Sunday, December 16, 2012

Big Ideas, Take 3.

Big Ideas, take three.

Big Ideas Fest ( 2012, my third year in attendance.
                The holidays are an interesting time of year; filled with ceaseless running, endless to-do lists, more money going out than most other times of the year, and an overall cloak of overwhelmed craziness.  It is a time when we remember and reflect on seasons of the past, move closer to a new year and the goals and aspirations that come with the future.  This is the perfect time of year to be immersed in Big Ideas and the liveliness of the design thinking process.  The Big Ideas Fest annually acts to kick start my notions of life’s true, wild, and viable possibilities and reaffirms the importance of making my days filled with more fun than not, more risk than fear, and more wonderment and awe than settling for present circumstances.  It continually acts as an important resolution to not simply accept those things that are easy, but instead to find those that fire up my soul. 
The Big Ideas Fest knocks down the doors of what is thought to be probable.  It debunks the status quo and what we can choose to accept as ‘just the way it is’ and empowers doers to change the world, starting with themselves, starting with ourselves.  Seriously, the speakers at the Big Ideas Fest (BIF) are incredibly human and absolutely phenomenal.  Only by following their oftentimes misunderstood voices do they redefine what is conceivable. They have found themselves in an amazingly colorful, fun, lively reality by simply starting small, trusting in the unknown, and by taking one step at a time.  There is nothing but possibilities out there for each of us to grab onto.  There is no room for settling, and there is no reason why each of us can’t live a fun-filled wild and energized life.
                 I’ve been researching a lot of the effects of art making, art appreciation, and art participation on our emotional, biological, and neurological selves as of late.  It’s pretty amazing to learn that, without a doubt, on a deep innate level, across history and cultural differences, we all appreciate beauty and awe-inspiring events.  We all crave the miraculous.  How we get there is extremely inspiring and tangible, something that was highlighted at the BIF.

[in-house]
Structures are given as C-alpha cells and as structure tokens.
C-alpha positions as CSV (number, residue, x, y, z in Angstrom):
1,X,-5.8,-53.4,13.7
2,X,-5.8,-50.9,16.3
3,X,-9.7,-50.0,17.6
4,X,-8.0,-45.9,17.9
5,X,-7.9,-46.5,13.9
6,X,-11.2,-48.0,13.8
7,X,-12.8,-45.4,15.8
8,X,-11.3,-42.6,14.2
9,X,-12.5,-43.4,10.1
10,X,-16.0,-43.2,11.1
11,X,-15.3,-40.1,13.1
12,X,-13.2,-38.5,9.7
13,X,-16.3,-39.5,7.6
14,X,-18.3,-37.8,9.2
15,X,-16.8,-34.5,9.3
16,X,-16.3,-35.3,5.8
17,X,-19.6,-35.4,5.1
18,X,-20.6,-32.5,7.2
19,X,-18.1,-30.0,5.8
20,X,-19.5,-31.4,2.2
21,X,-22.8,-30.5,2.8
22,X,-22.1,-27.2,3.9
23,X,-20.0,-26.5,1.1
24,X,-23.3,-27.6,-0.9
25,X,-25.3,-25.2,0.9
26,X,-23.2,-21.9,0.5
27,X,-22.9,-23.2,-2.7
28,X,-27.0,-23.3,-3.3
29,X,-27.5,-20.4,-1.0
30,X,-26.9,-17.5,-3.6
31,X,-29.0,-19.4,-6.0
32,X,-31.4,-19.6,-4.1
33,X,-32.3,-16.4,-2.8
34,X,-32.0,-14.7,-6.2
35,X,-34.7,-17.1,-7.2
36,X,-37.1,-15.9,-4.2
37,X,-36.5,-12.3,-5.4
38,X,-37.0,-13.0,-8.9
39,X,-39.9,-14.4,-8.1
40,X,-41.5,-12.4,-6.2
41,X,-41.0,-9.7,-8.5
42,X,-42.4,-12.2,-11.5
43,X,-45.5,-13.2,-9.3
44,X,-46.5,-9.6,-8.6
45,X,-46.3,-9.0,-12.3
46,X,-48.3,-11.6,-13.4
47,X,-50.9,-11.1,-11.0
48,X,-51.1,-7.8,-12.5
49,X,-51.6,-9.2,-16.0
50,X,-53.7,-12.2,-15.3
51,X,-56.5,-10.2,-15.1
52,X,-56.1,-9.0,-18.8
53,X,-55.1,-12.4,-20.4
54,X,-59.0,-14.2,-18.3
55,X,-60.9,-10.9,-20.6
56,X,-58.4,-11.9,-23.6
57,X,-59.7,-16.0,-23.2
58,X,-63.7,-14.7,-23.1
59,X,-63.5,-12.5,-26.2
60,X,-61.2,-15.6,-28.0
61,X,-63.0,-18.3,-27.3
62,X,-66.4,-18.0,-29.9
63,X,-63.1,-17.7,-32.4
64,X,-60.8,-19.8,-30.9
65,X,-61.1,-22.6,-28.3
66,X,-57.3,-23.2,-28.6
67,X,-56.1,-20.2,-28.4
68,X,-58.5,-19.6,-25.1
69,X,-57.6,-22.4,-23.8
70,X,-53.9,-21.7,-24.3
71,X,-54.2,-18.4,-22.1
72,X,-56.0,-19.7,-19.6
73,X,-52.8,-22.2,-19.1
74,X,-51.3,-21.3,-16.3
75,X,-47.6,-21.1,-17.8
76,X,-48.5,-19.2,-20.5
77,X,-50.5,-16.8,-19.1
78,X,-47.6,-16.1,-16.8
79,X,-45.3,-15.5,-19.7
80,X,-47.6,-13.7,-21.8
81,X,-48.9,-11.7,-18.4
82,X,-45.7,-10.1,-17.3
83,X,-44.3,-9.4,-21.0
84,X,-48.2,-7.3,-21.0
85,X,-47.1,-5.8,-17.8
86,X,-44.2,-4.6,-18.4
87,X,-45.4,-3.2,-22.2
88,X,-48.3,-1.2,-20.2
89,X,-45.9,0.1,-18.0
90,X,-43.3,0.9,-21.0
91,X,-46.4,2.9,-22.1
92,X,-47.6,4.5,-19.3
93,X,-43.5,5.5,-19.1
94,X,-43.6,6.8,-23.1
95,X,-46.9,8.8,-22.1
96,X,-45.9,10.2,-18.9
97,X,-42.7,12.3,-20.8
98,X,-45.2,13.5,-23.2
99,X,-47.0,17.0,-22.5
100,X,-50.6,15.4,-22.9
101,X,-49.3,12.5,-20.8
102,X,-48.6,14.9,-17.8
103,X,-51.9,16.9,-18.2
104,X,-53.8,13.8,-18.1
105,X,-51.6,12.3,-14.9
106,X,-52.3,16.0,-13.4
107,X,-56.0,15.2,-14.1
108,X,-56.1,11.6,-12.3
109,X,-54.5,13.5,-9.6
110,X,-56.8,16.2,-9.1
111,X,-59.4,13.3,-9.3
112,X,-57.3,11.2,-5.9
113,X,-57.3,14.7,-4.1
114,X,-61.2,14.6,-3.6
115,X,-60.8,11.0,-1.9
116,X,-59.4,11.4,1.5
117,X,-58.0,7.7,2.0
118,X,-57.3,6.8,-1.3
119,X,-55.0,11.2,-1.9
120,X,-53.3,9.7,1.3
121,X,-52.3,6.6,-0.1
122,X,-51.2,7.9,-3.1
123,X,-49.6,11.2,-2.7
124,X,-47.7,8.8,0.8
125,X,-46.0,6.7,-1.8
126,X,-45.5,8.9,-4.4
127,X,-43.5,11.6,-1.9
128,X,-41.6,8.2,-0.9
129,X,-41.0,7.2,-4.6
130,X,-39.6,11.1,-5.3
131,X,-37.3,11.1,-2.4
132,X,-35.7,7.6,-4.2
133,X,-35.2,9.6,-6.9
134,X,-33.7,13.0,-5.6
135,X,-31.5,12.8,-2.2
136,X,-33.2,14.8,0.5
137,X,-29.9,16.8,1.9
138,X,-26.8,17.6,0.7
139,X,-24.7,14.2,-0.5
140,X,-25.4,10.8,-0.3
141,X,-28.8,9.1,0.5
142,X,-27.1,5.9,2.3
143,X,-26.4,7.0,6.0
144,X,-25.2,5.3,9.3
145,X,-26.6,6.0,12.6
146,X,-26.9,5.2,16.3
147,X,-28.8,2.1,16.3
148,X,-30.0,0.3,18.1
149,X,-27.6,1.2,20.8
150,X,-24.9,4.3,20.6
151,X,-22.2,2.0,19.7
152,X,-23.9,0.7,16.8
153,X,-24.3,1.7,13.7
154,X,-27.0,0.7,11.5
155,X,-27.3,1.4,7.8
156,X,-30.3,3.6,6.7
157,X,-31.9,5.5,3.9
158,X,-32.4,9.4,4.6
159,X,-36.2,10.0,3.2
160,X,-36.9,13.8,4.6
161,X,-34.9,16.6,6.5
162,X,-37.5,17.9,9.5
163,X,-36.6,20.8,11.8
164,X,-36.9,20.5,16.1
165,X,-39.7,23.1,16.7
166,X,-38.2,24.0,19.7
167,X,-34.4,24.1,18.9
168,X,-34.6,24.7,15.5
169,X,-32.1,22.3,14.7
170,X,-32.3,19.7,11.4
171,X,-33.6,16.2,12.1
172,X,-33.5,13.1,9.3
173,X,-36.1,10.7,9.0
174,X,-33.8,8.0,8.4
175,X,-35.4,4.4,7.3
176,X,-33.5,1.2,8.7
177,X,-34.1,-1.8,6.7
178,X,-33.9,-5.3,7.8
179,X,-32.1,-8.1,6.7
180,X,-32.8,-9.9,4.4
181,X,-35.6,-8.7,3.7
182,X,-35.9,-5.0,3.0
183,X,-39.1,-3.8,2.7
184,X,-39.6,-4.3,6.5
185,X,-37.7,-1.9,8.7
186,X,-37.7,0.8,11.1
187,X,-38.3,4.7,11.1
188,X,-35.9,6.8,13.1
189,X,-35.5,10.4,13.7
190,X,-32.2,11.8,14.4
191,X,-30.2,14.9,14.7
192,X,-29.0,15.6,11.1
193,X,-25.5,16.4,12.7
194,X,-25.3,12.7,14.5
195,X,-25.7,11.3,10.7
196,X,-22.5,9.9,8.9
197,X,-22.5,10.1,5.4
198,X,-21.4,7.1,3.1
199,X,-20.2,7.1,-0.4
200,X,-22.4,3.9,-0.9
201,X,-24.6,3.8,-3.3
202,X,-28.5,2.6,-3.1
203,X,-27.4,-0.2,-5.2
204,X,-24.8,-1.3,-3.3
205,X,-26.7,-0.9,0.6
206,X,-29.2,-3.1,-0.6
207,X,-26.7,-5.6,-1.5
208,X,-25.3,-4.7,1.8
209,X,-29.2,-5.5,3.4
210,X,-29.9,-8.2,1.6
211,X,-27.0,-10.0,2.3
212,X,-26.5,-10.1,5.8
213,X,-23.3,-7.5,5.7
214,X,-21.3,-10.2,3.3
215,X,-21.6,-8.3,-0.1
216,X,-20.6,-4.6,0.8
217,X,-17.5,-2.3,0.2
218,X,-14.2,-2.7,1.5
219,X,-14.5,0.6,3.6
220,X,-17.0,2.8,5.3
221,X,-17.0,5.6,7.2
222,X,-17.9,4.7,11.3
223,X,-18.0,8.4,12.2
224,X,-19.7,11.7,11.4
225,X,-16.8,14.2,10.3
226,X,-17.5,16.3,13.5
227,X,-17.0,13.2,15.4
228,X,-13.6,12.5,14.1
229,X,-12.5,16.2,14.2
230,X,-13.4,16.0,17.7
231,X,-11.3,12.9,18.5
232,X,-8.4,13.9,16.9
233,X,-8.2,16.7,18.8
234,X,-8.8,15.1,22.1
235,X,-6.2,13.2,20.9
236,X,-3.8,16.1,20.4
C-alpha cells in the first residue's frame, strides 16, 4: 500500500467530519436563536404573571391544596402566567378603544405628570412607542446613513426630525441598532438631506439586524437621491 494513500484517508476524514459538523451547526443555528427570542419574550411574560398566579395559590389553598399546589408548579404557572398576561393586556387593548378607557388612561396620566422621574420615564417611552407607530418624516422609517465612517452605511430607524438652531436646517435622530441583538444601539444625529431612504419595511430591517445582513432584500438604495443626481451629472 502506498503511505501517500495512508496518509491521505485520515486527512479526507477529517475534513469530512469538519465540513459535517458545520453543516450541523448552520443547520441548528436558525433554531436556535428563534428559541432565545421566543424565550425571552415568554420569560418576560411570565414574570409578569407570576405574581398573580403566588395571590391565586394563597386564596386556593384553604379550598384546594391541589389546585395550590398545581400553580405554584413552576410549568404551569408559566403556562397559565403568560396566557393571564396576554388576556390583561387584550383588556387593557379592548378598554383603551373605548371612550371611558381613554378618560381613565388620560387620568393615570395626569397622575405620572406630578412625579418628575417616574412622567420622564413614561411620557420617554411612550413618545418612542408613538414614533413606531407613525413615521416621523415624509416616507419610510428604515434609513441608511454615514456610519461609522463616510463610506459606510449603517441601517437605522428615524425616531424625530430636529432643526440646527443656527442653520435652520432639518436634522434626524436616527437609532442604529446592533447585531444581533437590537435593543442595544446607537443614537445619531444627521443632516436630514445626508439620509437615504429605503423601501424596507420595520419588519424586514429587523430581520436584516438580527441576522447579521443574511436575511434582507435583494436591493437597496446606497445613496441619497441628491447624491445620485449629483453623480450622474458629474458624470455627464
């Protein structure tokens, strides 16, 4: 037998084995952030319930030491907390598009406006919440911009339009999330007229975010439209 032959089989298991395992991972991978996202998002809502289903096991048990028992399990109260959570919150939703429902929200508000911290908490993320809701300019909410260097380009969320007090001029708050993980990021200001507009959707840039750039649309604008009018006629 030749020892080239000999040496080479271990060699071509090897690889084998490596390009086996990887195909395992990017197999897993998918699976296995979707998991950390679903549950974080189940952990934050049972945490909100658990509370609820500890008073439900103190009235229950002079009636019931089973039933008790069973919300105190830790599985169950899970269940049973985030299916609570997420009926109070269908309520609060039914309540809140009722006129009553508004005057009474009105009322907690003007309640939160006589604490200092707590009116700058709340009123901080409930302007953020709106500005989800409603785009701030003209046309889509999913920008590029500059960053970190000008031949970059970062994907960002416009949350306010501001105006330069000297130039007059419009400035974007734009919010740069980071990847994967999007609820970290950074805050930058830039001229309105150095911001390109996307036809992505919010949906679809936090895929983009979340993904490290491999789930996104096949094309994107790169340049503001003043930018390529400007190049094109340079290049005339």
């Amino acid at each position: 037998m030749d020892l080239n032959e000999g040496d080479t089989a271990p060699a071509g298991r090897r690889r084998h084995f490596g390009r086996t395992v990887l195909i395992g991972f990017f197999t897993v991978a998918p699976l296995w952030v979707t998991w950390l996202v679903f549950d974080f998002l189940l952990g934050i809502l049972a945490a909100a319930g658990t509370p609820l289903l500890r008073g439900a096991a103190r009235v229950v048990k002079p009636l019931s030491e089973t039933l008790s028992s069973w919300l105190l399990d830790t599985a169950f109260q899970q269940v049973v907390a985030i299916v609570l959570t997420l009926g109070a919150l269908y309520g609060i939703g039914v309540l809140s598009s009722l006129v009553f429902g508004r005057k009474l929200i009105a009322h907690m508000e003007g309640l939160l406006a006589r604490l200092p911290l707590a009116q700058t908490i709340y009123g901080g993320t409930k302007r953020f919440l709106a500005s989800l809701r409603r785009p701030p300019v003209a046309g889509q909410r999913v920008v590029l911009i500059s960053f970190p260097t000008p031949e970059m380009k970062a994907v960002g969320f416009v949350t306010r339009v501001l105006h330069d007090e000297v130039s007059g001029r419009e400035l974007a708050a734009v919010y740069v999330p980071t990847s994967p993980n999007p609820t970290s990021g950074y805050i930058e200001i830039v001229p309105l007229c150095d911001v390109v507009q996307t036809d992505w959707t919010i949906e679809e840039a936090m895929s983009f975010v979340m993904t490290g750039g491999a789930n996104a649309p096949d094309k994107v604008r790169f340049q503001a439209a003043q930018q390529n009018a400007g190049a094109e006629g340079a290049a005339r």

The greatest take away for me from attendance at BIF this year was the 1-10-100 theory and it’s relation to achievement.  There is a certain amount of mysticism surrounding great success and outstanding accomplishments.  The 1-10-100 theory breaks the idea of genius down to its human state.  Each of us may stumble upon a great idea (1), and after 10 tries or ‘experiments,’ it could quite possibly show its potential to be pretty awesome and interesting.  But only after much effort and hours of work does the 100th try turn into that awe inspiring mystified event.  The first try is not the end; it is most definitely the start.  It is only when we give up at 20, 90…that we won’t succeed to move into astounding.  We must begin by allowing ourselves to let go of our agendas as well as those schemata of our culture and family, to creatively seek answers and discover new beginnings for ourselves.  We must also practice patience, persistence, and kindness and give ourselves the time to work and think diligently into experiment 100.  If not, the extraordinary may never come to fruition.  This was an amazing take away for me.  Each and everyone one of us has the ability to achieve the extraordinary.  It is terrifying to walk forward into the unknown, to trust in the universe and to have faith in oneself.  To put more energy into believing and less into the fear that our ideas and actions might be crazy is difficult, and it is absolutely worth it. 
Actions taken to leap honestly and with good motives should be, and I believe that they are, supported by the universe.  The act of showing up to a blank canvas to paint is important; even if the end result is absolutely unknown.  It’s a great reminder for myself to seek and expect more out my extremely human self (and sometimes annoyingly human self) and to not give up.  The message is in all things, to try, to refocus, to learn, think creatively, have faith in your vision, hone in on the goal, and try again for however many times that it takes.  It’s very uplifting and empowering to know that we can all make a difference or a change in our own lives.  Go big folks- let the miraculous happen.
                Every presenter at the Big Ideas fest had heart, believed in something bigger, and lacked ego.  They were all open to share their process, failures and success.  All of the participants and presenters seemed to find inspiration in simple events and were filled with energy, life, humor, and vitality.  It was an amazing, inspirational weekend that again, after my third year in attendance has opened doors to additional possibilities in my own life and work.  Thank you to ISKME for putting on such a great event! 

Thursday, December 16, 2010

Big Ideas Fest 2010

Big Ideas Fest:
December 5-8th, 2010